My old man celebrated his 65th birthday today, so I stopped by my folks’ house on my lunch to raid the fridge express my congratulations. Chocked full of anecdotes and always willing to share them, my father has always made for a fun conversationalist. To those who’ve told me I have the gift of gab, I’d have to say that I inherited it from him.
Today he remembered something he had done some forty-odd years ago. When he was a young sailor on night duty somewhere over the Atlantic, he pulled a small notebook from his pocket and wrote If I live to be 65 years old, the date will be March, 1 2006. I wonder what I’ll be doing on that day?. I found this thought-provoking. Afterall, who hasn’t stopped and wondered what they might be doing at some point in the future? It immediately brought to my mind the day in 1980 I proudly proclaimed to my bus driver that I would live to see the turn of the century. Then seven years old and awed at having seen the calendar turn from 1979 to 1980, I too had calculated how old I would be at some seemingly far-off point in the future.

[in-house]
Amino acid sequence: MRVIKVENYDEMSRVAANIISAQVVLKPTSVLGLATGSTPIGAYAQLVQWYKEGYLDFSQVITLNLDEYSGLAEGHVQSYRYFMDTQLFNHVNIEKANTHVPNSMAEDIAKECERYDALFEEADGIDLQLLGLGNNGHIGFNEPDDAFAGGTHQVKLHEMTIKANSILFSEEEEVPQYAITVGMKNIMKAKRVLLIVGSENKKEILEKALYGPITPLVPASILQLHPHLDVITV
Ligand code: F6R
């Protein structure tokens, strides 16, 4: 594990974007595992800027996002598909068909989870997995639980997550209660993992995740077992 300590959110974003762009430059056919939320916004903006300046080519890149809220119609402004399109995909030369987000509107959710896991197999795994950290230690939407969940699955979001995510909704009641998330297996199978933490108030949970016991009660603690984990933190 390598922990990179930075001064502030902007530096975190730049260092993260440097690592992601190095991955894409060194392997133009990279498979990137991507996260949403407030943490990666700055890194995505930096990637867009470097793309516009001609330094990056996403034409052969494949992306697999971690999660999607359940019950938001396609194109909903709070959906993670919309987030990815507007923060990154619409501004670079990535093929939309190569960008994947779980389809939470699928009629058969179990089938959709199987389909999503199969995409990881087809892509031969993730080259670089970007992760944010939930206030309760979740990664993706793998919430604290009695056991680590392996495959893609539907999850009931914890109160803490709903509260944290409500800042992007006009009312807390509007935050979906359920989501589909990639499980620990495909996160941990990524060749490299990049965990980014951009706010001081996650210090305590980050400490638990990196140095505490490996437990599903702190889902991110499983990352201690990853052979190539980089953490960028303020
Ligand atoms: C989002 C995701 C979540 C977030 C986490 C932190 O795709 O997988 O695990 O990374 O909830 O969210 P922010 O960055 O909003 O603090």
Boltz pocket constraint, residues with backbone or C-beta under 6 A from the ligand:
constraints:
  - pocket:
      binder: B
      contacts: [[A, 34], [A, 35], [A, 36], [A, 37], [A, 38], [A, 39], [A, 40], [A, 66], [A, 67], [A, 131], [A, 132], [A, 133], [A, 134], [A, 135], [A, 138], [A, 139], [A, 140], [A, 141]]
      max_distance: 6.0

When we crystal gaze like this, we tend to fancify things. When I envisioned the year 2000 as a seven-year-old, I’m sure I thought of jet packs and androids. Now as an expectant father I foresee my daughter being a master violinist or a state senator — maybe even a violin playing senator riding around on a jet pack with an android. While serving in the military my father had considered emigrating to Australia. Maybe sitting in the engine room that night in the mid-1960s, he pictured himself at age 65 a retired admiral running with kangaroos or playing sea shanties on his didgeridoo. Whatever the vision we conjure up, it’s almost always grandiose and flattering.
As for my dad’s question as to what he’d be doing on this day , he said that now after all this time he finally knew the answer. “On March 1, 2006, ” he said to me, “I’ll be walking my dog.”